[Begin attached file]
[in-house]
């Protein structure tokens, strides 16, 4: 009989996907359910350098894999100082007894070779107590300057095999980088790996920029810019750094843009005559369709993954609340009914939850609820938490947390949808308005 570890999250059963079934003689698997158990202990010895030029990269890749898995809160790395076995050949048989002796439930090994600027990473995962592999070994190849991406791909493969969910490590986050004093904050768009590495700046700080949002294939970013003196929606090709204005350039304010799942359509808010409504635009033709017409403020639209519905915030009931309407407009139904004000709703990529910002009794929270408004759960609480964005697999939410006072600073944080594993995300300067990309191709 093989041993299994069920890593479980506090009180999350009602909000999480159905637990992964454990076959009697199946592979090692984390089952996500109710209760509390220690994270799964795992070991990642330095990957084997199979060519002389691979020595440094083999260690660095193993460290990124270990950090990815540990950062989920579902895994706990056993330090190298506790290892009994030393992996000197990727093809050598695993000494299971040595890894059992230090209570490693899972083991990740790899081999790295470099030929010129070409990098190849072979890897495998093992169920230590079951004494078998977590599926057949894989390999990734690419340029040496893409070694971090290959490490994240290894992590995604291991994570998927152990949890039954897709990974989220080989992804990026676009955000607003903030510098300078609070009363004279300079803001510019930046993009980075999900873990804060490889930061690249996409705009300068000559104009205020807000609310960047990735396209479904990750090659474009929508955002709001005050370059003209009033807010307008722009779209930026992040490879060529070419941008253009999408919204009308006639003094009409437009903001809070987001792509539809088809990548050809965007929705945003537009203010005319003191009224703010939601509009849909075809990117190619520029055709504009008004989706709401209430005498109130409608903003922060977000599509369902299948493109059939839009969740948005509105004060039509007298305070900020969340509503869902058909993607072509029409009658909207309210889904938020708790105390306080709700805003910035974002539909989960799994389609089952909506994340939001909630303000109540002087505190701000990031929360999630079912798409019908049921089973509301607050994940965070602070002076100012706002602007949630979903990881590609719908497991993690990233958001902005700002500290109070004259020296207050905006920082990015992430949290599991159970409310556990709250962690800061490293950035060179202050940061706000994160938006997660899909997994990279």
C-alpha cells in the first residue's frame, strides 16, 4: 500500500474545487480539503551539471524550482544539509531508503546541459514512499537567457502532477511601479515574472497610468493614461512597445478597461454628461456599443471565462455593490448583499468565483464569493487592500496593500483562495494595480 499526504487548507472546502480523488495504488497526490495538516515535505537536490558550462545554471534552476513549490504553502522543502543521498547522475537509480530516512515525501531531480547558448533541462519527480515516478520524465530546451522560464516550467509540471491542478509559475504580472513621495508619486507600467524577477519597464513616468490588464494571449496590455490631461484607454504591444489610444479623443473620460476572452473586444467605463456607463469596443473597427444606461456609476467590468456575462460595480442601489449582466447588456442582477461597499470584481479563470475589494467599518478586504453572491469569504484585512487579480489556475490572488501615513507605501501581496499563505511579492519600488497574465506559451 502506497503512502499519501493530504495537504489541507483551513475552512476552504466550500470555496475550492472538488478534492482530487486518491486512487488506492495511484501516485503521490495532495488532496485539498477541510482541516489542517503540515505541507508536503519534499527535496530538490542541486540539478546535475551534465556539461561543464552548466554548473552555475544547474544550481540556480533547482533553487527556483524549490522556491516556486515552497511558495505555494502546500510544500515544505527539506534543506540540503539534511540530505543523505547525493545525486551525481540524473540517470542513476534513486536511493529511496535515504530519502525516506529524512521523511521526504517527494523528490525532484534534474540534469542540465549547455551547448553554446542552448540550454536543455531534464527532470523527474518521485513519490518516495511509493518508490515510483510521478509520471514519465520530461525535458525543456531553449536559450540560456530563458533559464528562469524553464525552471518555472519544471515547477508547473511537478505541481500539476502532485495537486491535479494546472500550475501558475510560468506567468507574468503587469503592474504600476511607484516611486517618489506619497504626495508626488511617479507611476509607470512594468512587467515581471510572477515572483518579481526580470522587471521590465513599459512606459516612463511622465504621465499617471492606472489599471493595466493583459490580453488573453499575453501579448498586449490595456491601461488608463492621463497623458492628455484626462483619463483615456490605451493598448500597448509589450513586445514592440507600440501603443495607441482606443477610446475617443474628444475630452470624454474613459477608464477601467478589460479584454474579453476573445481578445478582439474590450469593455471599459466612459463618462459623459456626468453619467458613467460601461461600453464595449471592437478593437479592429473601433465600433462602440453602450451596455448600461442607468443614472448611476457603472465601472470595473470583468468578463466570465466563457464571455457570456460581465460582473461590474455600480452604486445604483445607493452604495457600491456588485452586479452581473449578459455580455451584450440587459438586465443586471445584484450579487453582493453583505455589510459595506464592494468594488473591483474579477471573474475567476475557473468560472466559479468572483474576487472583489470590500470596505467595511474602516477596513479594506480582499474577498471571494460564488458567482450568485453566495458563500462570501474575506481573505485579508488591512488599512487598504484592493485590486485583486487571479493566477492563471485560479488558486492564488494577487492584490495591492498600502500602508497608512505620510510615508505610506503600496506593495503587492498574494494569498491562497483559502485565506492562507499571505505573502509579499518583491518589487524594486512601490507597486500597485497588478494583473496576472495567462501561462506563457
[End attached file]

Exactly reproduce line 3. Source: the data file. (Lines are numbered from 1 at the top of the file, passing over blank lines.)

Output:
C-alpha cells in the first residue's frame, strides 16, 4: 500500500474545487480539503551539471524550482544539509531508503546541459514512499537567457502532477511601479515574472497610468493614461512597445478597461454628461456599443471565462455593490448583499468565483464569493487592500496593500483562495494595480 499526504487548507472546502480523488495504488497526490495538516515535505537536490558550462545554471534552476513549490504553502522543502543521498547522475537509480530516512515525501531531480547558448533541462519527480515516478520524465530546451522560464516550467509540471491542478509559475504580472513621495508619486507600467524577477519597464513616468490588464494571449496590455490631461484607454504591444489610444479623443473620460476572452473586444467605463456607463469596443473597427444606461456609476467590468456575462460595480442601489449582466447588456442582477461597499470584481479563470475589494467599518478586504453572491469569504484585512487579480489556475490572488501615513507605501501581496499563505511579492519600488497574465506559451 502506497503512502499519501493530504495537504489541507483551513475552512476552504466550500470555496475550492472538488478534492482530487486518491486512487488506492495511484501516485503521490495532495488532496485539498477541510482541516489542517503540515505541507508536503519534499527535496530538490542541486540539478546535475551534465556539461561543464552548466554548473552555475544547474544550481540556480533547482533553487527556483524549490522556491516556486515552497511558495505555494502546500510544500515544505527539506534543506540540503539534511540530505543523505547525493545525486551525481540524473540517470542513476534513486536511493529511496535515504530519502525516506529524512521523511521526504517527494523528490525532484534534474540534469542540465549547455551547448553554446542552448540550454536543455531534464527532470523527474518521485513519490518516495511509493518508490515510483510521478509520471514519465520530461525535458525543456531553449536559450540560456530563458533559464528562469524553464525552471518555472519544471515547477508547473511537478505541481500539476502532485495537486491535479494546472500550475501558475510560468506567468507574468503587469503592474504600476511607484516611486517618489506619497504626495508626488511617479507611476509607470512594468512587467515581471510572477515572483518579481526580470522587471521590465513599459512606459516612463511622465504621465499617471492606472489599471493595466493583459490580453488573453499575453501579448498586449490595456491601461488608463492621463497623458492628455484626462483619463483615456490605451493598448500597448509589450513586445514592440507600440501603443495607441482606443477610446475617443474628444475630452470624454474613459477608464477601467478589460479584454474579453476573445481578445478582439474590450469593455471599459466612459463618462459623459456626468453619467458613467460601461461600453464595449471592437478593437479592429473601433465600433462602440453602450451596455448600461442607468443614472448611476457603472465601472470595473470583468468578463466570465466563457464571455457570456460581465460582473461590474455600480452604486445604483445607493452604495457600491456588485452586479452581473449578459455580455451584450440587459438586465443586471445584484450579487453582493453583505455589510459595506464592494468594488473591483474579477471573474475567476475557473468560472466559479468572483474576487472583489470590500470596505467595511474602516477596513479594506480582499474577498471571494460564488458567482450568485453566495458563500462570501474575506481573505485579508488591512488599512487598504484592493485590486485583486487571479493566477492563471485560479488558486492564488494577487492584490495591492498600502500602508497608512505620510510615508505610506503600496506593495503587492498574494494569498491562497483559502485565506492562507499571505505573502509579499518583491518589487524594486512601490507597486500597485497588478494583473496576472495567462501561462506563457